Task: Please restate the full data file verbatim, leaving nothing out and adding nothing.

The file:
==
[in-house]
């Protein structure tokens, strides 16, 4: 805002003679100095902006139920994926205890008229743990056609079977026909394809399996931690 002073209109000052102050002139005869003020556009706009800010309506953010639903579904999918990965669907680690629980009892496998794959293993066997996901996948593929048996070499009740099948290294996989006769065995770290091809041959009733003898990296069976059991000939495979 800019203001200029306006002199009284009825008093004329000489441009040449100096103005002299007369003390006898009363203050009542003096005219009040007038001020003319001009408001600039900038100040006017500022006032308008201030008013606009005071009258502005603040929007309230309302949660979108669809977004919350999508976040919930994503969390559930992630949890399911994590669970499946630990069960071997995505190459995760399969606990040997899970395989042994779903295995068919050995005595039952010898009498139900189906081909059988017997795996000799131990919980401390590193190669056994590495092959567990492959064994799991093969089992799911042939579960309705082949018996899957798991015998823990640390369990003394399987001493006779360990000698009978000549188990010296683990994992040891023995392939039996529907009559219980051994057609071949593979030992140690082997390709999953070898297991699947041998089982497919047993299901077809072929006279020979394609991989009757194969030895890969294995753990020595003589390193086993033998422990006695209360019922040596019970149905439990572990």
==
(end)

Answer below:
[in-house]
């Protein structure tokens, strides 16, 4: 805002003679100095902006139920994926205890008229743990056609079977026909394809399996931690 002073209109000052102050002139005869003020556009706009800010309506953010639903579904999918990965669907680690629980009892496998794959293993066997996901996948593929048996070499009740099948290294996989006769065995770290091809041959009733003898990296069976059991000939495979 800019203001200029306006002199009284009825008093004329000489441009040449100096103005002299007369003390006898009363203050009542003096005219009040007038001020003319001009408001600039900038100040006017500022006032308008201030008013606009005071009258502005603040929007309230309302949660979108669809977004919350999508976040919930994503969390559930992630949890399911994590669970499946630990069960071997995505190459995760399969606990040997899970395989042994779903295995068919050995005595039952010898009498139900189906081909059988017997795996000799131990919980401390590193190669056994590495092959567990492959064994799991093969089992799911042939579960309705082949018996899957798991015998823990640390369990003394399987001493006779360990000698009978000549188990010296683990994992040891023995392939039996529907009559219980051994057609071949593979030992140690082997390709999953070898297991699947041998089982497919047993299901077809072929006279020979394609991989009757194969030895890969294995753990020595003589390193086993033998422990006695209360019922040596019970149905439990572990």